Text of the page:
Which brings us to The Fat Dukes of Fuck, a Vegas-based outfit who have a new elpee (their second full-length) produced by the Deaf Nephews (that being the handle used by the team of Melvins drummer Dale Crover and guitarist-engineer Toshi Kasai). On A Compendium of Desperation, Morality and Dick Jokes, the Fat Dukes' willingness to act the fool can be seen as a sign of supreme self-confidence.

In purely musical terms, these boys are mighty; just take a listen to the scintillating point-to-point fret math of "Whiskey and Bath Water," the pummeling thrash of "Full Metal Jack Off," or the piledriver rifferama that propels "Where Assholes Come To Die" to get a sense of their power. Then, around the third or fourth spin, the lyrics kick in, and they're a hoot. (Having them relatively high in the mix for this kind of thing helps.)

Turn the record over, and "The Monotonous Adventures of a Hopeaholic" details the difficulties of getting laid while driving a mini-van, to music of pseudo-operatic grandeur worthy of Jim Steinman. Oxford comma fans like your humble chronicler o' events get the answer to their question, "What's a morality joke?" on "Promise Keepers," a shot across the bow of fundamentalist extremists that recalls Frank Zappa's on Broadway the Hard Way. These Fat Dukes earn their stripes in the conceptual, comedic, and pure rock power stakes, and the Deaf Nephews make 'em sound real fine on sweet, sweet vinyl (gold translucent, even).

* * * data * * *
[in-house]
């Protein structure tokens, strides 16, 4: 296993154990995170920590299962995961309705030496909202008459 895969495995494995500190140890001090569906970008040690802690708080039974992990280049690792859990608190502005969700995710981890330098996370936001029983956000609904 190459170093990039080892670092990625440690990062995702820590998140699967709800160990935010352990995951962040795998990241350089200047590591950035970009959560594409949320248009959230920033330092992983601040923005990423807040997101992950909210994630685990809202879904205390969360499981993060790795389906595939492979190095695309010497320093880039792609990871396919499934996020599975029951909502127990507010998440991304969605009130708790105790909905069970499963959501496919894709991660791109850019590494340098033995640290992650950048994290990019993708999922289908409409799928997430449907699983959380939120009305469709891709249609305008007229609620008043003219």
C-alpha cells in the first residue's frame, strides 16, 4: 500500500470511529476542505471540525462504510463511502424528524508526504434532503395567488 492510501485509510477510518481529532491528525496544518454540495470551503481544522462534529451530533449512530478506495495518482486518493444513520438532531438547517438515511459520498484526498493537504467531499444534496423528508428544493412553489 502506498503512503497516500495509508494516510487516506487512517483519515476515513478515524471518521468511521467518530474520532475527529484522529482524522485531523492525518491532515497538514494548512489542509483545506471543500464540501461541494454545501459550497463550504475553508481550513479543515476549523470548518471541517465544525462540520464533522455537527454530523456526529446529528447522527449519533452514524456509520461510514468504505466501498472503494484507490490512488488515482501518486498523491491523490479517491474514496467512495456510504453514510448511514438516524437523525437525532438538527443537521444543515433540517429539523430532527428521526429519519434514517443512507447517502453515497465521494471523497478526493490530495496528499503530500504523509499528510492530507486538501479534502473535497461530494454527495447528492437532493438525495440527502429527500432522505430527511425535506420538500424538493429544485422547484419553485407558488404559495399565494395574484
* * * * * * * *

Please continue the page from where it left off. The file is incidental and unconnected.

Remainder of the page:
Monday, August 07, 2017

Things we like: Tyshawn Sorey, Dennis Gonzalez, Free, Nazz

1) If you read publications like The New Yorker or the NYT, you don't need my perpetually-swinging-after-the-pitch ass to tell you about Tyshawn Sorey. In the Times article linked to above, no less a personage than Roscoe Mitchell, whose recent album the 37-year-old composer/multi-instrumentalist is all over, acknowledged Sorey as "the next generation of us." Growing up in Newark, Sorey built his own drumkits and played in R&B bands, taught himself piano in his church's basement, and studied trombone at school before beginning academic studies under Mitchell's Chicago contemporaries George Lewis and Anthony Braxton, the latter of whose Wesleyan professorship he's about to assume, then honed his craft under leaders like Steve Coleman, Vijay Iyer, and Lawrench "Butch" Morris (the latter famed for his conduction of improvising ensembles).